Adding the Nurburgring moniker to any car, let alone a hot hatch, is asking for trouble. Add to that a lary burnt orange paint job and a body kit full of flares, spoilers and wings and the result is, usually, an asthmatic sham that is more RuPaul than Usain Bolt.
Combine that with 18-inch lightweight alloy wheels shod with rubber band thin 225/25 R18 tires and suspension that's nearly an inch lower than the VXR it is based on and it reads for a recipe that results in a ride with all the finesse and charm of a skateboard.
These sporting metaphors continue in the car's cabin, with the thin-shelled Recaro hip hugging seats and the flat bottomed steering wheel. So is it all show and no go?
On paper it shouldn't be with 202 bhp poured into the front wheels from the 16-valve 1.6i turbo engine, 184 lb.-ft. of torque from 2250 to 5500 rpm could spell traction problems with all the cornering ability of my Golden Retriever on ice. However, Opel/Vauxhall's performance division has seen fit to install a torque-sensing mechanical limited slip differential to help counter all that power, along with lightweight Brembo discs breaks and inverted Bilstein monotube dampers.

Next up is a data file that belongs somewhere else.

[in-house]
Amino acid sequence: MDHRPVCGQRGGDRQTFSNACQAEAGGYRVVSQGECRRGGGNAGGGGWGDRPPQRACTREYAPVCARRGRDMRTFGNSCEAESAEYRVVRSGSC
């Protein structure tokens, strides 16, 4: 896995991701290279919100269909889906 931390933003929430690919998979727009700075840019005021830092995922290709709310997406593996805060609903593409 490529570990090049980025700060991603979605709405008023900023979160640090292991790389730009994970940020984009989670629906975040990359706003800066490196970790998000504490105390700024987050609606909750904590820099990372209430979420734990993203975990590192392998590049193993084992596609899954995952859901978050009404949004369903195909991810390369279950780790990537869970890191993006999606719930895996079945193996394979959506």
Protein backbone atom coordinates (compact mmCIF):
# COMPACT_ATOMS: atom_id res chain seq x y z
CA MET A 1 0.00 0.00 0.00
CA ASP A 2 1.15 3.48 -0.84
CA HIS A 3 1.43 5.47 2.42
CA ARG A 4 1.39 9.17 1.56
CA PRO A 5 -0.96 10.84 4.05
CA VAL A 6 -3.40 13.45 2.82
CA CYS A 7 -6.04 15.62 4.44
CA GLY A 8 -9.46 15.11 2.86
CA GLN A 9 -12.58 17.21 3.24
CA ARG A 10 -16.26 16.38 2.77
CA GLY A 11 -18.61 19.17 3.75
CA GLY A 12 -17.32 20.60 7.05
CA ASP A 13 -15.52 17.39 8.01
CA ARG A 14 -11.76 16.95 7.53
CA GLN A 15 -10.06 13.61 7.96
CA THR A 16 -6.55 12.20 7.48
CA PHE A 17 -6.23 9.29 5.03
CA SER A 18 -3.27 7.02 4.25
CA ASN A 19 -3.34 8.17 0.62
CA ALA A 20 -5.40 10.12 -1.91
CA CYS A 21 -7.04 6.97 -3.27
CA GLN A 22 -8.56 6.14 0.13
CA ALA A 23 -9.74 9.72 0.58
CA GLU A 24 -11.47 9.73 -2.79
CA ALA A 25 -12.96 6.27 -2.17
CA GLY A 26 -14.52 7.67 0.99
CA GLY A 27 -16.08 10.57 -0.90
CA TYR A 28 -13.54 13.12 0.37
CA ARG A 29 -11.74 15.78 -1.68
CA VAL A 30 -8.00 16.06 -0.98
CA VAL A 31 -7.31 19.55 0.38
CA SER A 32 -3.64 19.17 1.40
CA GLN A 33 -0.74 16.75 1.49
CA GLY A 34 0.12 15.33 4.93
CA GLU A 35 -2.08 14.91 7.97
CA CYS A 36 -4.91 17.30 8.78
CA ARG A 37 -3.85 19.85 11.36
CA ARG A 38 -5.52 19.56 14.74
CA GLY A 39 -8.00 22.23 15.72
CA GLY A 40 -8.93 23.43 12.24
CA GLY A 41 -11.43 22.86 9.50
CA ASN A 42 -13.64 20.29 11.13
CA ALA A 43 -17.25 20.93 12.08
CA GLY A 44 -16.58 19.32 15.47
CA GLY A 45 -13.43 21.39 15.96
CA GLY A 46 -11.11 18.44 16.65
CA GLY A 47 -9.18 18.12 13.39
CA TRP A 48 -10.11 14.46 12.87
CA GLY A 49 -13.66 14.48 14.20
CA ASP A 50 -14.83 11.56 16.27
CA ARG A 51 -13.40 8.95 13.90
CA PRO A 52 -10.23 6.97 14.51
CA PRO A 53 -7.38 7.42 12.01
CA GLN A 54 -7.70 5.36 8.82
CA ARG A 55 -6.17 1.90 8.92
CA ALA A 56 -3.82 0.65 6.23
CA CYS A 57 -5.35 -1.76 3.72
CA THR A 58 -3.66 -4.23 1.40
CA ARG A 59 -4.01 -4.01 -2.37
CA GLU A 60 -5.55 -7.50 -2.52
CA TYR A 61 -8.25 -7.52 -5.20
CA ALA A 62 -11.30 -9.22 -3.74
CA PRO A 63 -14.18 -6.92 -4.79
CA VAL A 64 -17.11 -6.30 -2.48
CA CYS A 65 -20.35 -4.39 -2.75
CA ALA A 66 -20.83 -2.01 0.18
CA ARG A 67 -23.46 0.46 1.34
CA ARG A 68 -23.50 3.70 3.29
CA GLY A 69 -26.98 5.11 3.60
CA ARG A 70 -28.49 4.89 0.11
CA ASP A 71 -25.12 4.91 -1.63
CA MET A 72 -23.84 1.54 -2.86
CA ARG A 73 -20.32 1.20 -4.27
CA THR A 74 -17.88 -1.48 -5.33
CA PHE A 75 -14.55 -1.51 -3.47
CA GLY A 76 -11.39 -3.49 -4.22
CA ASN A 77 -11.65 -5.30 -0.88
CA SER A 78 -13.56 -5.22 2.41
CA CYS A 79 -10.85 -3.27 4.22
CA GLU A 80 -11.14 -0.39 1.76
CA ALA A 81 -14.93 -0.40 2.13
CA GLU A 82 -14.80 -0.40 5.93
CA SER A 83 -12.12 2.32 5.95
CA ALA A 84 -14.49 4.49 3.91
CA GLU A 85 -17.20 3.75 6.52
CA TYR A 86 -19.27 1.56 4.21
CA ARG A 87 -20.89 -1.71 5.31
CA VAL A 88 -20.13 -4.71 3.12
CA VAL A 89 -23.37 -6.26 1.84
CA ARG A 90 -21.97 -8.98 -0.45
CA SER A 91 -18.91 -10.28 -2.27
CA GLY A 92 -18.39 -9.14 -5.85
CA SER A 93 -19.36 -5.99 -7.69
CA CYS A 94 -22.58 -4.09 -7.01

The verdict? For once this is a car that lives up to its predictions. The motor is smooth and tractable, at ease poodling around in high gears, or being thrashed to within an inch of its life it never becomes harsh or booming, just a steady flow of power and torque. What's more the LSD contains the power and torque remarkably well, even on the greasy roads I drove the car over; it has traction aplenty and if you pile on power mid corner, the nose simply tucks in tighter to the apex and then hauls the car away from it without a sign of breaking traction.
Combine this with taut body control and these GM engineers have created nothing less than terrific little car and, what's more it feels fairly pliant and comfortable across the pock marked roads in the UK.
At a shade over $35k it is not exactly cheap, but in this instance the price tag is justified.